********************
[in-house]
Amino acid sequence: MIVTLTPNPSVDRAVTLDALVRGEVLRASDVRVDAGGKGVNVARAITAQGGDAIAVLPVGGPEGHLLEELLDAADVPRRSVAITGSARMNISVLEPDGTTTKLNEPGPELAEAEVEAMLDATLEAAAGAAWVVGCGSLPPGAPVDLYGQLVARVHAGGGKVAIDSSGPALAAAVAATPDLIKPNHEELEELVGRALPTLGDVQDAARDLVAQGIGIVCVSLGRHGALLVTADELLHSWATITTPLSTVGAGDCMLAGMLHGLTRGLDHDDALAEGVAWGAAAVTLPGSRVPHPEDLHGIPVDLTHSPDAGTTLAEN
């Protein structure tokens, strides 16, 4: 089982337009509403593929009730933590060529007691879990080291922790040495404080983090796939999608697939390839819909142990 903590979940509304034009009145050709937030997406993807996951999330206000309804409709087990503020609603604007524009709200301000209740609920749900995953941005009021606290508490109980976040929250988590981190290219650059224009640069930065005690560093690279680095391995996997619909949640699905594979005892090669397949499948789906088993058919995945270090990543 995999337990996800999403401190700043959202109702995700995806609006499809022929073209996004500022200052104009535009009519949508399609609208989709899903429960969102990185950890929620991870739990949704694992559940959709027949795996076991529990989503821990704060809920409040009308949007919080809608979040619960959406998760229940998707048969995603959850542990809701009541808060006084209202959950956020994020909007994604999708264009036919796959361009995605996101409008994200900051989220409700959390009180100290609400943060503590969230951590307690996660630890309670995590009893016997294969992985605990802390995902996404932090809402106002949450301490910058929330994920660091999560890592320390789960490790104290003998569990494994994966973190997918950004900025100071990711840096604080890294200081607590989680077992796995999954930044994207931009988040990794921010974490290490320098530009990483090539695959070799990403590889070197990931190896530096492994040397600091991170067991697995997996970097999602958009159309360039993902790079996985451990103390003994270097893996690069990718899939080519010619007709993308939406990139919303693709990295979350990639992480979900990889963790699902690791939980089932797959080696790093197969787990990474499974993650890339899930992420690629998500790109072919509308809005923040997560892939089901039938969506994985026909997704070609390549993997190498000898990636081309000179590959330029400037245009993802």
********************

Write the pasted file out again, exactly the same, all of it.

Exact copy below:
[in-house]
Amino acid sequence: MIVTLTPNPSVDRAVTLDALVRGEVLRASDVRVDAGGKGVNVARAITAQGGDAIAVLPVGGPEGHLLEELLDAADVPRRSVAITGSARMNISVLEPDGTTTKLNEPGPELAEAEVEAMLDATLEAAAGAAWVVGCGSLPPGAPVDLYGQLVARVHAGGGKVAIDSSGPALAAAVAATPDLIKPNHEELEELVGRALPTLGDVQDAARDLVAQGIGIVCVSLGRHGALLVTADELLHSWATITTPLSTVGAGDCMLAGMLHGLTRGLDHDDALAEGVAWGAAAVTLPGSRVPHPEDLHGIPVDLTHSPDAGTTLAEN
């Protein structure tokens, strides 16, 4: 089982337009509403593929009730933590060529007691879990080291922790040495404080983090796939999608697939390839819909142990 903590979940509304034009009145050709937030997406993807996951999330206000309804409709087990503020609603604007524009709200301000209740609920749900995953941005009021606290508490109980976040929250988590981190290219650059224009640069930065005690560093690279680095391995996997619909949640699905594979005892090669397949499948789906088993058919995945270090990543 995999337990996800999403401190700043959202109702995700995806609006499809022929073209996004500022200052104009535009009519949508399609609208989709899903429960969102990185950890929620991870739990949704694992559940959709027949795996076991529990989503821990704060809920409040009308949007919080809608979040619960959406998760229940998707048969995603959850542990809701009541808060006084209202959950956020994020909007994604999708264009036919796959361009995605996101409008994200900051989220409700959390009180100290609400943060503590969230951590307690996660630890309670995590009893016997294969992985605990802390995902996404932090809402106002949450301490910058929330994920660091999560890592320390789960490790104290003998569990494994994966973190997918950004900025100071990711840096604080890294200081607590989680077992796995999954930044994207931009988040990794921010974490290490320098530009990483090539695959070799990403590889070197990931190896530096492994040397600091991170067991697995997996970097999602958009159309360039993902790079996985451990103390003994270097893996690069990718899939080519010619007709993308939406990139919303693709990295979350990639992480979900990889963790699902690791939980089932797959080696790093197969787990990474499974993650890339899930992420690629998500790109072919509308809005923040997560892939089901039938969506994985026909997704070609390549993997190498000898990636081309000179590959330029400037245009993802």